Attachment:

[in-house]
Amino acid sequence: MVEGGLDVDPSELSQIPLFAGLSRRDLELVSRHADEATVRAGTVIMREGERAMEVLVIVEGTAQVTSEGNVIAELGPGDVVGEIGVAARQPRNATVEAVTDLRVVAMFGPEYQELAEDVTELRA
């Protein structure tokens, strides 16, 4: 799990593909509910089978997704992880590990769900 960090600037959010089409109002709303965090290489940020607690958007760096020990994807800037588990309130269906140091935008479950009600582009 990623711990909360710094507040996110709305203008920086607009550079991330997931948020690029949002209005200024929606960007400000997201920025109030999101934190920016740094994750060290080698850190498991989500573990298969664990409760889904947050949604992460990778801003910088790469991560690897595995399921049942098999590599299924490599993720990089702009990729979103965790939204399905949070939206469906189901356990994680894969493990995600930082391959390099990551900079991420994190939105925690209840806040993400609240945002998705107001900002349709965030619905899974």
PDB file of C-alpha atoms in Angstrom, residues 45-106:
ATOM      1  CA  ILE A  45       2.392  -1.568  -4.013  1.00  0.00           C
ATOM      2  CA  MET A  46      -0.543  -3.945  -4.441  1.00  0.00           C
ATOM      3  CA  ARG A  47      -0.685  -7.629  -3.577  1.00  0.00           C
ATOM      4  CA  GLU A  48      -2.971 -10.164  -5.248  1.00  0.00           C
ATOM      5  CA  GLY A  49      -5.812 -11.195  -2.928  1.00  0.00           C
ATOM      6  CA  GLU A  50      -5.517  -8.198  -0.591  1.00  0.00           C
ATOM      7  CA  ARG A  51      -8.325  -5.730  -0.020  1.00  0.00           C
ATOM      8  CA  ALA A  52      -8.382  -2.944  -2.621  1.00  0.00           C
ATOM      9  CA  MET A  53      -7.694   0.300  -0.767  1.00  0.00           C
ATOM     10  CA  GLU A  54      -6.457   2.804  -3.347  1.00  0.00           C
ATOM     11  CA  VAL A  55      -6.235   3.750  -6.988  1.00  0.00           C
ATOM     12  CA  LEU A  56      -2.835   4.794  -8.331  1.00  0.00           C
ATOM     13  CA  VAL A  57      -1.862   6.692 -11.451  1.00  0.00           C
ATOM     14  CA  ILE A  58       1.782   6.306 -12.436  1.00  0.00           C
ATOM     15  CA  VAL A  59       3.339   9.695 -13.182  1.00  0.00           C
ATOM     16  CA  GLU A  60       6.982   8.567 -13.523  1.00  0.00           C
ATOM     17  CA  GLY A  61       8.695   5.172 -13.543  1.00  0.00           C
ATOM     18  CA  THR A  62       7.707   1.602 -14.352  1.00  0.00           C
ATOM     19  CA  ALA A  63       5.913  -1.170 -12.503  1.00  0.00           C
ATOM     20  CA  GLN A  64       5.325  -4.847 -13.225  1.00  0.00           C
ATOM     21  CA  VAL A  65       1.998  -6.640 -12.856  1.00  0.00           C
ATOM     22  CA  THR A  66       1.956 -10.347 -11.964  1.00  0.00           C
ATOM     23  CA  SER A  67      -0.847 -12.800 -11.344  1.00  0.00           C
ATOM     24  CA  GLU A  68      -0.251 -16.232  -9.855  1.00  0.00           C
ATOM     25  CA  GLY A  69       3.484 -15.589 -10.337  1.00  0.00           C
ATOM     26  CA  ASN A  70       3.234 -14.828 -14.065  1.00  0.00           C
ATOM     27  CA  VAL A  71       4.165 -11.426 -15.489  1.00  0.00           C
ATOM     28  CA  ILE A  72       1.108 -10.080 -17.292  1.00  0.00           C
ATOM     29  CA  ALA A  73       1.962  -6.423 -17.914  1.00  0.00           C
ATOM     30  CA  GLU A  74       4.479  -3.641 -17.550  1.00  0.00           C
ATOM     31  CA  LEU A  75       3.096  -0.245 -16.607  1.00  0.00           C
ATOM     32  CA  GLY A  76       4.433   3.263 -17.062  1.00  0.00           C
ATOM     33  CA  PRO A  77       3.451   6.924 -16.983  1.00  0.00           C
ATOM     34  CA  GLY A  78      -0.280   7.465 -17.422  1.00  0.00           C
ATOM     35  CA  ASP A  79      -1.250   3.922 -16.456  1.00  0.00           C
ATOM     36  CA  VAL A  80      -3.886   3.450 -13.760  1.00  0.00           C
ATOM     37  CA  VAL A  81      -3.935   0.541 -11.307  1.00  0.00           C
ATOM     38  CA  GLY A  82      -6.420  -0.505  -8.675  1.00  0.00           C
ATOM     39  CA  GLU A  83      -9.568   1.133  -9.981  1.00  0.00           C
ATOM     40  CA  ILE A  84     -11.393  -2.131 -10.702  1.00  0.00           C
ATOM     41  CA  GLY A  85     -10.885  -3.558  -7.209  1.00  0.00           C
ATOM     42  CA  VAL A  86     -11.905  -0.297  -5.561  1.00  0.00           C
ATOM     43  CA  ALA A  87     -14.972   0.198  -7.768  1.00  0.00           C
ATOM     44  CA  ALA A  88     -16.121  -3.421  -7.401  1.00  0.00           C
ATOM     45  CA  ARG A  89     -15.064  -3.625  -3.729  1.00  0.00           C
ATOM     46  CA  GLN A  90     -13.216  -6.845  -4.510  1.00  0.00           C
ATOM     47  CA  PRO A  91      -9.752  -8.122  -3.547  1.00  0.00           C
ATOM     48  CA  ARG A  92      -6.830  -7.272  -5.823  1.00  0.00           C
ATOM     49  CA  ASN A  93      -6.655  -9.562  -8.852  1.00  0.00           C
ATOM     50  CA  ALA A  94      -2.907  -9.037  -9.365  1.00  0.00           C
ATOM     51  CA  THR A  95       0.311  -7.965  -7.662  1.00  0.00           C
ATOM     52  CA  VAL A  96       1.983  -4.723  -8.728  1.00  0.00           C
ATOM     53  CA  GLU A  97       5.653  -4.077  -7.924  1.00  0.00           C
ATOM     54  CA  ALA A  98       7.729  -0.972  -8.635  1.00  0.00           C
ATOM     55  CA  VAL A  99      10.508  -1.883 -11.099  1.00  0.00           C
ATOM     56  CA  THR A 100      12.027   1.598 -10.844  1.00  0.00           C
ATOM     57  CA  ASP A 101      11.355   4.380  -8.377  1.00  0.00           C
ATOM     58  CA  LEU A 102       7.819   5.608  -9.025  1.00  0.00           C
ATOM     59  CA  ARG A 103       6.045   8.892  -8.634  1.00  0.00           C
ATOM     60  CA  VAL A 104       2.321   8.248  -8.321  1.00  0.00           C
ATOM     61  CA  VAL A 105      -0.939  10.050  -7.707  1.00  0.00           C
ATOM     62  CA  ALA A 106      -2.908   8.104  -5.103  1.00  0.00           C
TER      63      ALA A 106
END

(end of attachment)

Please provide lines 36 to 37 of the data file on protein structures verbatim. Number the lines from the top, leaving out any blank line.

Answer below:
ATOM     32  CA  GLY A  76       4.433   3.263 -17.062  1.00  0.00           C
ATOM     33  CA  PRO A  77       3.451   6.924 -16.983  1.00  0.00           C